Filipe Condessa Seeks to Make Medical Image Segmentation Faster And More Efficient


/uploadedImages/people/students/filipe_condessa.jpg  Image segmentation plays an essential role for medical image analysis, and for that reason, it is fundamental to improve segmentation techniques. That is precisely the goal behind Filipe Condessa’s research work, a dual degree Ph.D. candidate in Electrical and Computer Engineering at Instituto Superior Técnico of the Universidade de Lisboa (IST-UL) and Carnegie Mellon University (CMU), as part of the CMU Portugal Program. Recently, Filipe Condessa, with his two co-advisors from Portugal and CMU, published a paper at the SPIE Proceedings Image Processing: Algorithms and Systems XII, volume 9019, titled “Alternating direction optimization for image segmentation using hidden Markov measure field models.”

Co-written with Filipe Condessa’s co-advisors, José Bioucas-Dias (IST-UL) and Jelena Kovacevic (CMU), the paper presents a method that makes the classification of segmented images faster and more effective. “The paper was the basis for an invited presentation I did at the IS&T/SPIE 2014 Electronic Imaging Conference,” said Filipe Condessa and “in it we present a novel algorithm for image segmentation which separates itself from the generally discrete nature of the algorithms for image segmentation as it introduces a continuous hidden field that drives the segmentation,” the student explained. 

 In computer vision, image segmentation is the process of partitioning a digital image into multiple segments in order to simplify and/or turn the representation of an image into something that is more meaningful and easier to analyze. According to Filipe Condessa, the main impact of the method presented in his paper “is the ability to quickly find optimal solutions to segmentation problems by formulating them as a convex problem, instead of an integer optimization problem where optimal solutions are not attainable in a timely manner,” he clarified, adding that “this method allows us to obtain a better classification performance in large datasets.”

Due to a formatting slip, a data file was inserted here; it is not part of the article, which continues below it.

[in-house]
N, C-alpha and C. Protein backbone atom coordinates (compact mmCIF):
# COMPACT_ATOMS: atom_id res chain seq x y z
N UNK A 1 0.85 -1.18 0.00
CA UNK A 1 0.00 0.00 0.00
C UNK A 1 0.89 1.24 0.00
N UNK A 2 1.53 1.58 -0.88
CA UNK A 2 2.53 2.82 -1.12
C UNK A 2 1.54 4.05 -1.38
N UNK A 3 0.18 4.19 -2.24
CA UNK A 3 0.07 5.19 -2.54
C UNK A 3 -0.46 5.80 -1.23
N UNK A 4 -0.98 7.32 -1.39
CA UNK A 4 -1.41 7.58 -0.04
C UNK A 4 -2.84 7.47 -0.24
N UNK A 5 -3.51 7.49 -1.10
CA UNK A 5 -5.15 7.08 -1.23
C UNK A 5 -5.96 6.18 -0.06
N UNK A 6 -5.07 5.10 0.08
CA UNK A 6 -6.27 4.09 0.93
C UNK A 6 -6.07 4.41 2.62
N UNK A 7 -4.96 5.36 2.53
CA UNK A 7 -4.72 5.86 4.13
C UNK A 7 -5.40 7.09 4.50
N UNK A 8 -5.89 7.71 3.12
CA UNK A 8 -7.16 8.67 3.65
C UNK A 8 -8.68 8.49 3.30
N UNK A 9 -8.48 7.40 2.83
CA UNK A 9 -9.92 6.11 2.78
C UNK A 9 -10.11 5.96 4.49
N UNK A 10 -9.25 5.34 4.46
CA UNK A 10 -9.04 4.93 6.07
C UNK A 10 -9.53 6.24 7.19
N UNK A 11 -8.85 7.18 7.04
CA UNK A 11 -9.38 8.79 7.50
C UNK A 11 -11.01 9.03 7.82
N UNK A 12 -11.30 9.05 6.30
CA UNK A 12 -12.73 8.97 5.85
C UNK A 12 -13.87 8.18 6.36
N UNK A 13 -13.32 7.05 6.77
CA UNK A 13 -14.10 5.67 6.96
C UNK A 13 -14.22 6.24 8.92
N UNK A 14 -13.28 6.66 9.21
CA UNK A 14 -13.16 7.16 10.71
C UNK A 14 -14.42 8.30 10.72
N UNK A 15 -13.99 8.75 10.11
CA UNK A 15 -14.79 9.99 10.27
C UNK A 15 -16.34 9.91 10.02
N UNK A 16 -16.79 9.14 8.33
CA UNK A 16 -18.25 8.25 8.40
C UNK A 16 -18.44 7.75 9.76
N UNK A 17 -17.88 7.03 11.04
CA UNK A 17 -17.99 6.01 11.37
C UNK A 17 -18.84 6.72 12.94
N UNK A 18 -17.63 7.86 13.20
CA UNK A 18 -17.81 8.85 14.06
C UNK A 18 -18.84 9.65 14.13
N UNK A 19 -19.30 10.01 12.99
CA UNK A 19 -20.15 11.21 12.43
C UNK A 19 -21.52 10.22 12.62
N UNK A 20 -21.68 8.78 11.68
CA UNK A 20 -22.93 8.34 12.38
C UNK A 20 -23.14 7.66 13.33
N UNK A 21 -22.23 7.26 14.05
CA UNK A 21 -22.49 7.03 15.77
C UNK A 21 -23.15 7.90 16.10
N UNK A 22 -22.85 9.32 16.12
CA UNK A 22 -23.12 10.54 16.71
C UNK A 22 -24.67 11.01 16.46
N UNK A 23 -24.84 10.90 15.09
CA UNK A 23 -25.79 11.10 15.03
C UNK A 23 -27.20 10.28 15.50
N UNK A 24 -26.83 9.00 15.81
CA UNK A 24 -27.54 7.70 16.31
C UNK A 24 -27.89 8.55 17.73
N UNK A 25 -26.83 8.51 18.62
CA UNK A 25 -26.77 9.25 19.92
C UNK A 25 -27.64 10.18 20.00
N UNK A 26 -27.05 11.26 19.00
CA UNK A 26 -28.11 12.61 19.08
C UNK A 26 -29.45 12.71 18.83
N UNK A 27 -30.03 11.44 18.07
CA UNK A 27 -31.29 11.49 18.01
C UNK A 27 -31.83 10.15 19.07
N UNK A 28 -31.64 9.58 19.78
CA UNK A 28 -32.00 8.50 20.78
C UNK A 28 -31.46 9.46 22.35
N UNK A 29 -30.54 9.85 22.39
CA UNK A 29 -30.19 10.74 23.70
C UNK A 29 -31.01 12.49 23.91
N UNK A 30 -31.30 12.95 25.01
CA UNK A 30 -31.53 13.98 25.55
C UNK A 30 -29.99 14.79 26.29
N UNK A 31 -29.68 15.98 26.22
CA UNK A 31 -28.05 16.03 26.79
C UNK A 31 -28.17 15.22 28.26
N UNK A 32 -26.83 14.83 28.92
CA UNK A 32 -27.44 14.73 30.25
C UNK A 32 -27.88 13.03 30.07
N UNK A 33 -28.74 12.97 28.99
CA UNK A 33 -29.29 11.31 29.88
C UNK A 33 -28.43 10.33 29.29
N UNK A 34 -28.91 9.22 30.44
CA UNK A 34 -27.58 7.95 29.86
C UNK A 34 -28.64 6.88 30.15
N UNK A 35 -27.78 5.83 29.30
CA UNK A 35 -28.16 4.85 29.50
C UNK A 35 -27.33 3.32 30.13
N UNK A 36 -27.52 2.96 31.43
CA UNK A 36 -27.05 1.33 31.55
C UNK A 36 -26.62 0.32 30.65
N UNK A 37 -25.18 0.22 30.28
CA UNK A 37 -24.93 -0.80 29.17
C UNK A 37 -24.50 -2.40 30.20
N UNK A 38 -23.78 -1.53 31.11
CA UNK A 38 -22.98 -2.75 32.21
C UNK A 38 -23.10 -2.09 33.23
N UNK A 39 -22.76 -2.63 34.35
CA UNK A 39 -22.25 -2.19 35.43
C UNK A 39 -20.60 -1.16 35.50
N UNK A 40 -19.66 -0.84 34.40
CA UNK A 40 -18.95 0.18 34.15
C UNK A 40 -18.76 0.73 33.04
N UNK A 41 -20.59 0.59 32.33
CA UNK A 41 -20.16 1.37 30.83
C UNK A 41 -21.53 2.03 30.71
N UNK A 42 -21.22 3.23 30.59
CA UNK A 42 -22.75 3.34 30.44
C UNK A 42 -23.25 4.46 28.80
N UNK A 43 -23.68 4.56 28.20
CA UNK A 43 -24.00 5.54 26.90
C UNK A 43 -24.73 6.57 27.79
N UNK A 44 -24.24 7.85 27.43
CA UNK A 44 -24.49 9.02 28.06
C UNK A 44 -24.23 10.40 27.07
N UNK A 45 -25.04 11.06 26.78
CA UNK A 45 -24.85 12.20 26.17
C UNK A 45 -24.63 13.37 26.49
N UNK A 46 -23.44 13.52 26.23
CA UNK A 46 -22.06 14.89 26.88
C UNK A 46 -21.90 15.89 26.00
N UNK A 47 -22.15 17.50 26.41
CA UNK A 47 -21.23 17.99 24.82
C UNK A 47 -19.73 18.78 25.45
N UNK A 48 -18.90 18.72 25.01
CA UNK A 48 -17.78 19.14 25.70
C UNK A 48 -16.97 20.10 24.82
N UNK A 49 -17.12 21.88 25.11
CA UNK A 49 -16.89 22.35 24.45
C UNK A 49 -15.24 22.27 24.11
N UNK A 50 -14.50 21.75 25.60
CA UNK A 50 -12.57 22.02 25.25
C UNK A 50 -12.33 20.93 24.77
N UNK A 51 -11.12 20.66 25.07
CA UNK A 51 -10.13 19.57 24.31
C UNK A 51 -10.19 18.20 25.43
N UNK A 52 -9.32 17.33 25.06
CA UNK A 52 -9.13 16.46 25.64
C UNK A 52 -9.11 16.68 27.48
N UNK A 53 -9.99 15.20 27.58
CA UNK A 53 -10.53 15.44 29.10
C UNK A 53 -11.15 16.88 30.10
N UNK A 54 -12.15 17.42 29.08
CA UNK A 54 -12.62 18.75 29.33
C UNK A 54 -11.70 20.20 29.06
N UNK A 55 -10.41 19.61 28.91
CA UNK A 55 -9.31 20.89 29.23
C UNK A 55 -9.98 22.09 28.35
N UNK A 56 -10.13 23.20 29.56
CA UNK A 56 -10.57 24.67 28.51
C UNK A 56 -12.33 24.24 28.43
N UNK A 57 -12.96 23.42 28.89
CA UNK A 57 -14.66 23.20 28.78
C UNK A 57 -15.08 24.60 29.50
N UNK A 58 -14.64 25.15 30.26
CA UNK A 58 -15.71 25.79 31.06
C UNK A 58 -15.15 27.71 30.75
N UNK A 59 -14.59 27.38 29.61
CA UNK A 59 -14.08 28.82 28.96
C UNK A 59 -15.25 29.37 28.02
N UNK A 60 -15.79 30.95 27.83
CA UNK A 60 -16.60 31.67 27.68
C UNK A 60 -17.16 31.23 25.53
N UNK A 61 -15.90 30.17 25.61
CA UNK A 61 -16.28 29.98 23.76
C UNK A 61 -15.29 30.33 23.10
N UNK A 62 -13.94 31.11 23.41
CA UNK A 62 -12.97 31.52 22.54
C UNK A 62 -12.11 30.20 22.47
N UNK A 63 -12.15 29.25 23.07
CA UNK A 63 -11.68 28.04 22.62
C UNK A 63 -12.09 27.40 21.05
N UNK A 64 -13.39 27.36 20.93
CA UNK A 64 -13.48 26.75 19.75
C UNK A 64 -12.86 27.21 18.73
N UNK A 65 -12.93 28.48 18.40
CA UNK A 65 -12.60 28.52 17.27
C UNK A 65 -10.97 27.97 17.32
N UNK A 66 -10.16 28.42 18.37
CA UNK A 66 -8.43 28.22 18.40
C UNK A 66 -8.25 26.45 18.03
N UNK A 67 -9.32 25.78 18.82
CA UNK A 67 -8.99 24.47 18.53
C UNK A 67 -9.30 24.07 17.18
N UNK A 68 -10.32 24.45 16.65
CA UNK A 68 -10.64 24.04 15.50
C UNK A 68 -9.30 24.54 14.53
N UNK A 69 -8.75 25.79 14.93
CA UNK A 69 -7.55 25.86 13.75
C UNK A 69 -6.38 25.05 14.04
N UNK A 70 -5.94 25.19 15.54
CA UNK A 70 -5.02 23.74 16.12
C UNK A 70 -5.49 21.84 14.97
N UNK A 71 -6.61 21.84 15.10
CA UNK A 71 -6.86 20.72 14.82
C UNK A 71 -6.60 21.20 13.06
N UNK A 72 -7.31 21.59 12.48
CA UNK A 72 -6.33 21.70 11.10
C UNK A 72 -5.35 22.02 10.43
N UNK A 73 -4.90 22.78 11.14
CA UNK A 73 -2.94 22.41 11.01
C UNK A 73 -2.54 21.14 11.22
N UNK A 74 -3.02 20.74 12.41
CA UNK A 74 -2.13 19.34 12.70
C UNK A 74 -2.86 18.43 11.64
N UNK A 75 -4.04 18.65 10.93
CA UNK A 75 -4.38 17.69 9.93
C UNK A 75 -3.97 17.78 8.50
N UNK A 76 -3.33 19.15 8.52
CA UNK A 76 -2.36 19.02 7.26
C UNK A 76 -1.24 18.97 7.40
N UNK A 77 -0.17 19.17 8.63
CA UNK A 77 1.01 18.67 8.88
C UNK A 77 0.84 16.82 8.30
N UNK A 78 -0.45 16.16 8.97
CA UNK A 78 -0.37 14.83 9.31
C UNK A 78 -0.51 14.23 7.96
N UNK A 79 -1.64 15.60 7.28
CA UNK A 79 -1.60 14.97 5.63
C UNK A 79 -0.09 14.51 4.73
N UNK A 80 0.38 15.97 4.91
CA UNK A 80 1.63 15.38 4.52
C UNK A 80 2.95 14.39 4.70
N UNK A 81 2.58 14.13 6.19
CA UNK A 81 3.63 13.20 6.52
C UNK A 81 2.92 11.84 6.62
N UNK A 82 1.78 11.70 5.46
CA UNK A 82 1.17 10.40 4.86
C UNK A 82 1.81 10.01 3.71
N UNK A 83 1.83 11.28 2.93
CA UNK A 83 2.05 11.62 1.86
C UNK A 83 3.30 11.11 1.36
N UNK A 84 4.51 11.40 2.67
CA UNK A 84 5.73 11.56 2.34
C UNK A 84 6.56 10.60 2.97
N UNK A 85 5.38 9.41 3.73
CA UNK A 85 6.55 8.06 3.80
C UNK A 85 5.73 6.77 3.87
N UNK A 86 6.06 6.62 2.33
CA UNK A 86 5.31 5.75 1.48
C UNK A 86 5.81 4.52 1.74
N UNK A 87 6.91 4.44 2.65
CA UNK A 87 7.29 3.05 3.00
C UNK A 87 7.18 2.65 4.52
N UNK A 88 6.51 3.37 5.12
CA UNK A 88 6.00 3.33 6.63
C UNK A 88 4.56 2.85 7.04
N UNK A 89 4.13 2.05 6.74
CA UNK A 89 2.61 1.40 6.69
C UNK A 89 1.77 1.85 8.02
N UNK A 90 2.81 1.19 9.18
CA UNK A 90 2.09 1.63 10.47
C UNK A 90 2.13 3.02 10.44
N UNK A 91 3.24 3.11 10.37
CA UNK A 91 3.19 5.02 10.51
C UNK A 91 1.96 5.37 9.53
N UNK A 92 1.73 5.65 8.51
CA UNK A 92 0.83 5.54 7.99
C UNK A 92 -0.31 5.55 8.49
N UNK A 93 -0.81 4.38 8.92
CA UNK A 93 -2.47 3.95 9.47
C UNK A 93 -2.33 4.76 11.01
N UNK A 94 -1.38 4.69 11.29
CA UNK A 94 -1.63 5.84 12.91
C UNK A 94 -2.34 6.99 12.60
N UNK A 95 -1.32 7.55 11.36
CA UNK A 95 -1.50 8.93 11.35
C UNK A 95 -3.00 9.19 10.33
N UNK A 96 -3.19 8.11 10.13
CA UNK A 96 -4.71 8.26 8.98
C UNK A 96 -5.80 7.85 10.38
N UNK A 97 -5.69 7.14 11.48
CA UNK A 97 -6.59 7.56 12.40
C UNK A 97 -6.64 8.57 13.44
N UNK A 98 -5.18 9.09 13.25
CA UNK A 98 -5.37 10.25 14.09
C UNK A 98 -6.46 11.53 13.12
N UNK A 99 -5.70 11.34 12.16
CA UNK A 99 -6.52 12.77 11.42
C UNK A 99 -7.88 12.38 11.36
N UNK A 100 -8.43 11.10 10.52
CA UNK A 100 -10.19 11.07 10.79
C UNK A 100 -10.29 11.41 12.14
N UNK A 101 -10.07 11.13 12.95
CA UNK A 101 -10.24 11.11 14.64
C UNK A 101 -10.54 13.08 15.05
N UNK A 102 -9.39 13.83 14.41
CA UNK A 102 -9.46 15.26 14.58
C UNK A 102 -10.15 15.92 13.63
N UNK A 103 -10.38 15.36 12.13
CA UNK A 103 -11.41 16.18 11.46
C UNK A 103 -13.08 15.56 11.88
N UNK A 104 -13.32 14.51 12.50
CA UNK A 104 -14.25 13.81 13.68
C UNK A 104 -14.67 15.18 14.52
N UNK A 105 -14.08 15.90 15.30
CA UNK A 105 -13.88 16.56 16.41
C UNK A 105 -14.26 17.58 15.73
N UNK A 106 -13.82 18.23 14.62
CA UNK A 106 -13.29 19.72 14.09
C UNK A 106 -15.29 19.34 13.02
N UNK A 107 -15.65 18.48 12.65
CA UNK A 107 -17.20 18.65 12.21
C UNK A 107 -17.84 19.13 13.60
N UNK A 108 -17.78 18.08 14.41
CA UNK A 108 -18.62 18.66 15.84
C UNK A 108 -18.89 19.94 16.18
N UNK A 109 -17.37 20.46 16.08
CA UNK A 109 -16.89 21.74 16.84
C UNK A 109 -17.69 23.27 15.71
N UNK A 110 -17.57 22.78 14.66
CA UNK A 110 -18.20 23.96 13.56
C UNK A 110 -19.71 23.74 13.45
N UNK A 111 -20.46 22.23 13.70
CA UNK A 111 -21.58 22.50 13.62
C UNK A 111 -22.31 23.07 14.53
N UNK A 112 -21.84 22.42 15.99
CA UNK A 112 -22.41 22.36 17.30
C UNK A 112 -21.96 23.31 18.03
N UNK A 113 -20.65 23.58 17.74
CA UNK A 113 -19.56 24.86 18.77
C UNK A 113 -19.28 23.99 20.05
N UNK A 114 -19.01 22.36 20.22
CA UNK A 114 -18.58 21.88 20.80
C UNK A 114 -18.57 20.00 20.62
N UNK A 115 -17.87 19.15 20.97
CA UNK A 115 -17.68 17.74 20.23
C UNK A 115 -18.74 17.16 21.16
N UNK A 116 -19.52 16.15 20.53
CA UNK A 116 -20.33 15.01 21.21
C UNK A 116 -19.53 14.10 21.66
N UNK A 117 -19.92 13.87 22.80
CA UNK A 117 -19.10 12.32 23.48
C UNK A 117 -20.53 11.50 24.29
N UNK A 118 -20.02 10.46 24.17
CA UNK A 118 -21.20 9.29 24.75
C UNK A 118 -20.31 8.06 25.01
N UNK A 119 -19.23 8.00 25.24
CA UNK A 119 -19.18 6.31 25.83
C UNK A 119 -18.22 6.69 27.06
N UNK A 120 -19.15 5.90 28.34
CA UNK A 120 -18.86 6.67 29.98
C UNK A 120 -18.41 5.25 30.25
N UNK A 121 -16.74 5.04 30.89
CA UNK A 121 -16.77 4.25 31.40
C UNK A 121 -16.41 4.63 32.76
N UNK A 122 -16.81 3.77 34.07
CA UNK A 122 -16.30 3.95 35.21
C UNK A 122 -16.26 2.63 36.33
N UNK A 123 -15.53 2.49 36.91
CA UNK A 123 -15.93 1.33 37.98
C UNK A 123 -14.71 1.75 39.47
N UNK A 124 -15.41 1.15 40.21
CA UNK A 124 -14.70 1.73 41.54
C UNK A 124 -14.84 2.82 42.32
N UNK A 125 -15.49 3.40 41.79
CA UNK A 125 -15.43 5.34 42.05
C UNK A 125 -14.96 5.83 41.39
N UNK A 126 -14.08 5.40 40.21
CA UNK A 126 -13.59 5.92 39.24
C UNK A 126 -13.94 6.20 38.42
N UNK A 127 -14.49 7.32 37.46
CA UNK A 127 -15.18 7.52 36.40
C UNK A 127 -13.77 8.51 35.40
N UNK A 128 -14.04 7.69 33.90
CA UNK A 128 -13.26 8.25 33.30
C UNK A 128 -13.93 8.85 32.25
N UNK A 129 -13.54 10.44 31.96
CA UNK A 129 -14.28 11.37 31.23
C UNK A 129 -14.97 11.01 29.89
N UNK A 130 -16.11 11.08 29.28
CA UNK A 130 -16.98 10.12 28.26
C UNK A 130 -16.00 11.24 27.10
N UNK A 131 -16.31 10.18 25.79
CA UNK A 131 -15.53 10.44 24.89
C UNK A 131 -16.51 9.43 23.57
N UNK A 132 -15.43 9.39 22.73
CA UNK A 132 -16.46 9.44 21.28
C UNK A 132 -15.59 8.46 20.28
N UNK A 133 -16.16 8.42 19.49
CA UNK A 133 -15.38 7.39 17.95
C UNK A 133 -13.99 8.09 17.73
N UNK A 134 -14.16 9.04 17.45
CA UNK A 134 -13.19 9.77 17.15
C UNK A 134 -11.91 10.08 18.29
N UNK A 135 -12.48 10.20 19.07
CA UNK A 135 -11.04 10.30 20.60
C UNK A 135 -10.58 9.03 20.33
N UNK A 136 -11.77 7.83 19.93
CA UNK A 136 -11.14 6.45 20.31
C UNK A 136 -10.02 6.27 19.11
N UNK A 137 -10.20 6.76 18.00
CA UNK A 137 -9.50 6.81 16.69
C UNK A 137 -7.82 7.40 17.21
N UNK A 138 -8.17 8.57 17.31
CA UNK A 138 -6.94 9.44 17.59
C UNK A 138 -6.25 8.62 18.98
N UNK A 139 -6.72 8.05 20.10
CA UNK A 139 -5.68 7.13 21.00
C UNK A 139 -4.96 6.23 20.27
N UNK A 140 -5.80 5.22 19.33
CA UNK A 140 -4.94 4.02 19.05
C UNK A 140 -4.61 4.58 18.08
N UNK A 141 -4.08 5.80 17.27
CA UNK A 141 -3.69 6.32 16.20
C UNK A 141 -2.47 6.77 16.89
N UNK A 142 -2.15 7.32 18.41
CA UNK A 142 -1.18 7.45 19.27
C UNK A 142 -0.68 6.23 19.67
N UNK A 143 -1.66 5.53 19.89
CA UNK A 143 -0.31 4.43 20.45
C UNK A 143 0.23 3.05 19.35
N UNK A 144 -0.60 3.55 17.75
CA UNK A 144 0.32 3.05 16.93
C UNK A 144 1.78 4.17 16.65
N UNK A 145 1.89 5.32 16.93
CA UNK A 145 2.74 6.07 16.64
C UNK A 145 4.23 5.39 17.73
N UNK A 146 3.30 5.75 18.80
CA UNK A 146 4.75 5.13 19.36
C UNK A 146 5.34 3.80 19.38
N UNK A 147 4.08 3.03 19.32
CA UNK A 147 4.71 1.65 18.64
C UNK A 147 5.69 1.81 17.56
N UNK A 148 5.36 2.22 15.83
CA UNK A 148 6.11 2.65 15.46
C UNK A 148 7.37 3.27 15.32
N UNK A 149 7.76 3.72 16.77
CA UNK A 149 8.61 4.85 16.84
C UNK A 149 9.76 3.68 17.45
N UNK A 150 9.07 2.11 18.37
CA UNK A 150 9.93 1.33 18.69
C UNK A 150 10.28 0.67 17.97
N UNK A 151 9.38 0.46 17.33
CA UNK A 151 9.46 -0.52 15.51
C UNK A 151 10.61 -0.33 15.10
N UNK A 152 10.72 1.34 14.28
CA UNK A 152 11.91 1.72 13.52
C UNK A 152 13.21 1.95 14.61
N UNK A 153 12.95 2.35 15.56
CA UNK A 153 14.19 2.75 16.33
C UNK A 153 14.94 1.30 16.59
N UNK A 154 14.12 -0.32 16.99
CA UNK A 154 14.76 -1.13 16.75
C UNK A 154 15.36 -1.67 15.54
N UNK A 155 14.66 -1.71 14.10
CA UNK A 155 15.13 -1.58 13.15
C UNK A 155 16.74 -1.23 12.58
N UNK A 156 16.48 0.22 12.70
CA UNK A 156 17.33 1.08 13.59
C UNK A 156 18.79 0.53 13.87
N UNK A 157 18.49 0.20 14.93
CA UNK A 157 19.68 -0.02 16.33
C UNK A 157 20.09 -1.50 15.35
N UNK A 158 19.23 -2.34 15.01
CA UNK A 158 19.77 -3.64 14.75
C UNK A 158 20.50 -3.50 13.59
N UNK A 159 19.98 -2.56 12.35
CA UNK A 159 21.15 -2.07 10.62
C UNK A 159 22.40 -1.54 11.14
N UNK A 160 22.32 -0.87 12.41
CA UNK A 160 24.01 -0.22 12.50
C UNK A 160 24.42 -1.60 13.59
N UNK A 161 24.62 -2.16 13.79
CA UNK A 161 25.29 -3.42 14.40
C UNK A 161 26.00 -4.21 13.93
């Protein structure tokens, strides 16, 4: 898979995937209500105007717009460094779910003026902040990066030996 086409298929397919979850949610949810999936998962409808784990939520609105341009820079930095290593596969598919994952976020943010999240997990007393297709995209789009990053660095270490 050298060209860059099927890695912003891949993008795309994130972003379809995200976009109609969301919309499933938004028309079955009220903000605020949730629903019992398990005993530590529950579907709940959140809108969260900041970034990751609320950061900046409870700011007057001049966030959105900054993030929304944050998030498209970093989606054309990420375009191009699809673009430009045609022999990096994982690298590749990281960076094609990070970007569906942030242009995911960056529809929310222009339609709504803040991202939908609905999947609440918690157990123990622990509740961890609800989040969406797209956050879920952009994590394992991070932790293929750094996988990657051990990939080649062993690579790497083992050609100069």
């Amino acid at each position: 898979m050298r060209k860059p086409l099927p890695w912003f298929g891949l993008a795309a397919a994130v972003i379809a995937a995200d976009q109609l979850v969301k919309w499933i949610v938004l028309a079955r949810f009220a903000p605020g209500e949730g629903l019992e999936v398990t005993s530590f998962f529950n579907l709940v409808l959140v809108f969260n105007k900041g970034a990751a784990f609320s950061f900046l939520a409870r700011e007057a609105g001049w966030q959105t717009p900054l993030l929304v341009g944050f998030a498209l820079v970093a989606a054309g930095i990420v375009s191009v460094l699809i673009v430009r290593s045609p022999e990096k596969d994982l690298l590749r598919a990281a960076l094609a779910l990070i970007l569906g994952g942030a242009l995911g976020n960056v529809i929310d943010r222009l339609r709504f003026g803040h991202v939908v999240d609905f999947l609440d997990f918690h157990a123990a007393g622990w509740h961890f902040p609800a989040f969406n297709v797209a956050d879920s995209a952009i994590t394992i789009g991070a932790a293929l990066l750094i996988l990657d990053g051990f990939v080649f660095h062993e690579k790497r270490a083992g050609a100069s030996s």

In digital pathology, for instance, the goal is to discover and classify tissues in images acquired by microscope imaging, and the method presented uses the contextual information more effectively, thus expediting the classification process. “Comparatively to previous methods, the prior information required is one order of magnitude lower. This makes it easier for the histopathologist to train the classifier,” explained Filipe Condessa.  

The method can be applied to automatically classify tissue in digital pathology and to discover and categorize landmasses in multidimensional images acquired by remote sensing instruments (hyperspectral imaging). Here, “the results allow us to obtain state of the art results,” said Filipe Condessa, enrolled in the dual degree program since the academic year 2011/2012. 

“At the moment my research is focused on improving the performance of the classifier without improving the classifier itself. We add contextual information and a rejection option to a generic classification system to improve the performance,” the student stated explaining that the method achieved an 85 percent performance on 90 percent of the data set, as opposed to the previous 55 percent achieved with traditional methods.  

Image segmentation can not only be used for medical purposes (for instance, to locate tumors and other pathologies, measure tissue volumes, medical diagnosis, plan surgeries), but also in content-based image retrieval and object detection, among others. 

April 2014